Thomas' Plant-Related Blog

On plant science. Mostly.

Spider husk

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I spotted a spider’s shed skin, stuck to its web outside my window yesterday. It was too dark to get photos, but I nabbed it and put it in a jar. Today, I got my hand lens out and took some photos. It’s not plant-related at all, but it’s still pretty cool:

N.B. Pictures are not recommended for arachnophobes!

Spider husk

A massive group of animals, including spiders, but also insects, crabs, millipedes, nematodes, velvet worms and ‘water bears’ all have to shed their skins as they grow. The process is called ‘ecdysis’, and the group of creatures that do it are called Ecdysozoa. A new layer of cuticle forms beneath the old one, the animal then breaks down the inner layers of the old skin and re-absorbs the nutrients, but the outer shell is too tough to break down. So, it splits along the back, and the animal pulls itself out. It then has to expand the old skin (if it couldn’t get bigger, the whole exercise would be a tad pointless). So the new skin has to be soft, at first, which may leave the animal vulnerable to predators (it may hide away to moult). When it’s expanded, the new skin will harden to protect the animal.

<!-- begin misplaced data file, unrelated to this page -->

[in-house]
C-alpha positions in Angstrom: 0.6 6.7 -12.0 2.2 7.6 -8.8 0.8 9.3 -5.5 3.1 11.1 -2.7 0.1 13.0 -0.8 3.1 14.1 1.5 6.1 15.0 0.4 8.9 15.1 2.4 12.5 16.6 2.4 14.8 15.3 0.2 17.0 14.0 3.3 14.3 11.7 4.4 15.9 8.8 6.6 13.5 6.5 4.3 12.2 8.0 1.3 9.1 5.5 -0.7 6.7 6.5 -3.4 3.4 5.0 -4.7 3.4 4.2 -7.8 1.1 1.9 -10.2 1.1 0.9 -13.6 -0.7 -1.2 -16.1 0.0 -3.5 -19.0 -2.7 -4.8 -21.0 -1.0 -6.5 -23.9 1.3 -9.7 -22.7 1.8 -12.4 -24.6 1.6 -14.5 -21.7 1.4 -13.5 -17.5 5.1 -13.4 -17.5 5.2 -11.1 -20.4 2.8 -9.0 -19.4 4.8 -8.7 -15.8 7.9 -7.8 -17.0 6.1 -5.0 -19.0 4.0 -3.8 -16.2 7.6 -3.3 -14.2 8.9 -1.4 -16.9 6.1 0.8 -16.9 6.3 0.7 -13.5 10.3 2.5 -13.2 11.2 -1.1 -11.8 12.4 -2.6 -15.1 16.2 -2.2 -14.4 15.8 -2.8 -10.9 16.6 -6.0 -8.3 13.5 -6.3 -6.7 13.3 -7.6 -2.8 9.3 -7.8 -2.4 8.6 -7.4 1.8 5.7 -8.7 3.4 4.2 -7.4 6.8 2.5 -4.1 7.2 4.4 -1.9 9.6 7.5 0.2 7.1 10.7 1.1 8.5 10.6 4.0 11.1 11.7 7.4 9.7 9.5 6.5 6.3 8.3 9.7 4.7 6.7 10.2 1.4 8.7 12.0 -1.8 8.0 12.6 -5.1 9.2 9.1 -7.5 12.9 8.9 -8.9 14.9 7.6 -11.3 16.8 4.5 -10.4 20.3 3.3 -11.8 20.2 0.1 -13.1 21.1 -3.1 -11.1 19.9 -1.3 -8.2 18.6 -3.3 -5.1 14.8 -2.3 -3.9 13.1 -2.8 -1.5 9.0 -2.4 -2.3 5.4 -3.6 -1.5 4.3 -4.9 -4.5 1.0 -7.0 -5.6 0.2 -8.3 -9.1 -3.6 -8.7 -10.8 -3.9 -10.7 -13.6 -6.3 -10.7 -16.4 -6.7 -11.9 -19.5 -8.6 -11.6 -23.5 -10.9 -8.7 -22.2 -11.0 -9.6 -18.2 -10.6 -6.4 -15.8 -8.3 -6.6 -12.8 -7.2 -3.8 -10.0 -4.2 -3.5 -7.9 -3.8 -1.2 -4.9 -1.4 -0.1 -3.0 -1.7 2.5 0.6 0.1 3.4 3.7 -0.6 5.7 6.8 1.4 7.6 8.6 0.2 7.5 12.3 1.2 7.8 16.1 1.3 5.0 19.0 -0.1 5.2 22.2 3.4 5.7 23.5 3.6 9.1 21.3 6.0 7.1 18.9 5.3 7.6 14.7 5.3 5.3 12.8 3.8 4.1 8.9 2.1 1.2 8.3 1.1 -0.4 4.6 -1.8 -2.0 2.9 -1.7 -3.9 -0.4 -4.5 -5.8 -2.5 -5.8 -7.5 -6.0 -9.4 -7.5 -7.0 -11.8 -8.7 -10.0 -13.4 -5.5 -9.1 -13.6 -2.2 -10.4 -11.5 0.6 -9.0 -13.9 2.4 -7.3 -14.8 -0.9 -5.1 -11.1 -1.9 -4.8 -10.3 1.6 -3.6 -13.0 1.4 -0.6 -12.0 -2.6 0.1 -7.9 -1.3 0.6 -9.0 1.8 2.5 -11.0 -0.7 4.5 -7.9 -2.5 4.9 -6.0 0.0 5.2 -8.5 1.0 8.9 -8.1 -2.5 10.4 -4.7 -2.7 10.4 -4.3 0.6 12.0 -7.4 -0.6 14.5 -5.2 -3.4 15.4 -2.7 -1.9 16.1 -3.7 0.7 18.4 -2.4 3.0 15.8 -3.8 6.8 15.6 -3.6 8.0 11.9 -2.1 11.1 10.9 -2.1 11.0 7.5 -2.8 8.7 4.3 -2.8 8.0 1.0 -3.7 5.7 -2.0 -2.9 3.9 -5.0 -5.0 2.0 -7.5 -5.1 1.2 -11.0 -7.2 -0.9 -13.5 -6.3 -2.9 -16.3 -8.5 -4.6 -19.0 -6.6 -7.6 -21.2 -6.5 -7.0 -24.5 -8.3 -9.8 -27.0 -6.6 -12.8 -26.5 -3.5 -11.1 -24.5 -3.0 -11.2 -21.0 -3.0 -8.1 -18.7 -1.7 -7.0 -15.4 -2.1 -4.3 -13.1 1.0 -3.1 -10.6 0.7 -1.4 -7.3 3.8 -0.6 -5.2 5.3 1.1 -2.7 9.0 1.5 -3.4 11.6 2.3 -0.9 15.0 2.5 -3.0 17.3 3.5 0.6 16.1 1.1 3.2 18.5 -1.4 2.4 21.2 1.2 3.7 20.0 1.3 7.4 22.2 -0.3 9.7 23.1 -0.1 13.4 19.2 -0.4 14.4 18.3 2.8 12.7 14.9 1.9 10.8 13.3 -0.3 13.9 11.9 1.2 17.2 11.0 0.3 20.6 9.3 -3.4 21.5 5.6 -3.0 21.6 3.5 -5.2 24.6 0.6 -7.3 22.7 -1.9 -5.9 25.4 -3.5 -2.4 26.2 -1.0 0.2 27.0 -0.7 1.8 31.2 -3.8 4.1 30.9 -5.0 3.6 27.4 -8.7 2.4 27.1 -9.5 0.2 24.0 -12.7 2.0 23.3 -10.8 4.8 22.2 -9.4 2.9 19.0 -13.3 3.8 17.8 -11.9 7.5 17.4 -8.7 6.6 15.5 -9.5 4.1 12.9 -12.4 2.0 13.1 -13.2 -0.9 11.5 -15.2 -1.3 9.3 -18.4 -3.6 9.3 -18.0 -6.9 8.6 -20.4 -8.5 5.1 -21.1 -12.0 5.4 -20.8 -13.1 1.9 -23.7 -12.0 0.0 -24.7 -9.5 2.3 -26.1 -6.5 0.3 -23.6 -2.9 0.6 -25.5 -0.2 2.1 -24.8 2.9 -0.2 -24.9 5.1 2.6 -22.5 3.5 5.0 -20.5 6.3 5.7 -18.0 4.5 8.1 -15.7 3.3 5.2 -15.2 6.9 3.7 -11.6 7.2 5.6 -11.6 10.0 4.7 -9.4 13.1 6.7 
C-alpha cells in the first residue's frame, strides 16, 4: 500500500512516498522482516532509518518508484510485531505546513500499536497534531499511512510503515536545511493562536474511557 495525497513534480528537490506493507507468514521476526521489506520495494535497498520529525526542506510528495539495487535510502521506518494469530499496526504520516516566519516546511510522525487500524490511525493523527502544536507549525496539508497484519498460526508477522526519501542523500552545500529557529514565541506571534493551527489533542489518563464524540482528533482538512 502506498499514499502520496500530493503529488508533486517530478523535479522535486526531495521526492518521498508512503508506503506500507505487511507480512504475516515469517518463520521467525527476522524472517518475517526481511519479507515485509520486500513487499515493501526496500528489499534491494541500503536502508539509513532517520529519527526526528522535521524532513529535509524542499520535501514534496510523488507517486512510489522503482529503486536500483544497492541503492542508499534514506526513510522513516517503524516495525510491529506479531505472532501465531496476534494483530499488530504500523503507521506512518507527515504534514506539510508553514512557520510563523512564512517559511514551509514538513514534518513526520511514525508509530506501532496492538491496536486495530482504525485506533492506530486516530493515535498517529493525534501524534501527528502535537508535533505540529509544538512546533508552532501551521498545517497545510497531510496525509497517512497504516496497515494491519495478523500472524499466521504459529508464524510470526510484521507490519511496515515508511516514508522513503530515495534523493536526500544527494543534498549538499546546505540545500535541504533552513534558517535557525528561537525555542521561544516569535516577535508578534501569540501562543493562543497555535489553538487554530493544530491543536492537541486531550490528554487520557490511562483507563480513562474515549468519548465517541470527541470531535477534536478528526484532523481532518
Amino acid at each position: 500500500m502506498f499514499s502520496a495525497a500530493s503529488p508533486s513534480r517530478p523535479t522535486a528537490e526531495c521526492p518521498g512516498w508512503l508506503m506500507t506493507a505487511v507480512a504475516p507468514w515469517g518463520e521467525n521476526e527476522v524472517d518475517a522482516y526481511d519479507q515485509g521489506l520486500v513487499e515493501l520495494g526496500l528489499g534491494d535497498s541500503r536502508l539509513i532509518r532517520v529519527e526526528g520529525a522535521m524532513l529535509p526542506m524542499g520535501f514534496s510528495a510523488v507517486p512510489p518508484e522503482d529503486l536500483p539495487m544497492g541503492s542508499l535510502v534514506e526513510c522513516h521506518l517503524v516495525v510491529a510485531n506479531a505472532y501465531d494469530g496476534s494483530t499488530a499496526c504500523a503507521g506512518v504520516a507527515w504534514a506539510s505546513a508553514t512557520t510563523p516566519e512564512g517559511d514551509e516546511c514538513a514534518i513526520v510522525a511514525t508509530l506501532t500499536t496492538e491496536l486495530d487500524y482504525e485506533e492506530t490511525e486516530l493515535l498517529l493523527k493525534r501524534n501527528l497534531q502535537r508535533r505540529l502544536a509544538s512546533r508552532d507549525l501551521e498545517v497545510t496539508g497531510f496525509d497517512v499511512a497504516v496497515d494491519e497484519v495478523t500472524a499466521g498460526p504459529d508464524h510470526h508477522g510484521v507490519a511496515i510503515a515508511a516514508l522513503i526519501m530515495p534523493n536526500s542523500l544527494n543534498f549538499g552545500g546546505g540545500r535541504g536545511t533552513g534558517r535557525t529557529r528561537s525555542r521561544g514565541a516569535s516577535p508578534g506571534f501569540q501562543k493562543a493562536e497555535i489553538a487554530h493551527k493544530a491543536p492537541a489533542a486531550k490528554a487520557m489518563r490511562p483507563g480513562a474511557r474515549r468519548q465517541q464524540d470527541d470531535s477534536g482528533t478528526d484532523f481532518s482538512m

At least for the land living animals that do this, they leave an exquisite, but terribly fragile, replica of themselves behind. It’s very light—I had to be careful not to breathe hard on the skin, or it would blow several centimetres over my desk—and I guess that it would disintegrate within a day or so exposed to the elements.


Written by Thomas Kluyver

2 August, 2009 at 1:39 pm

Posted in Photos

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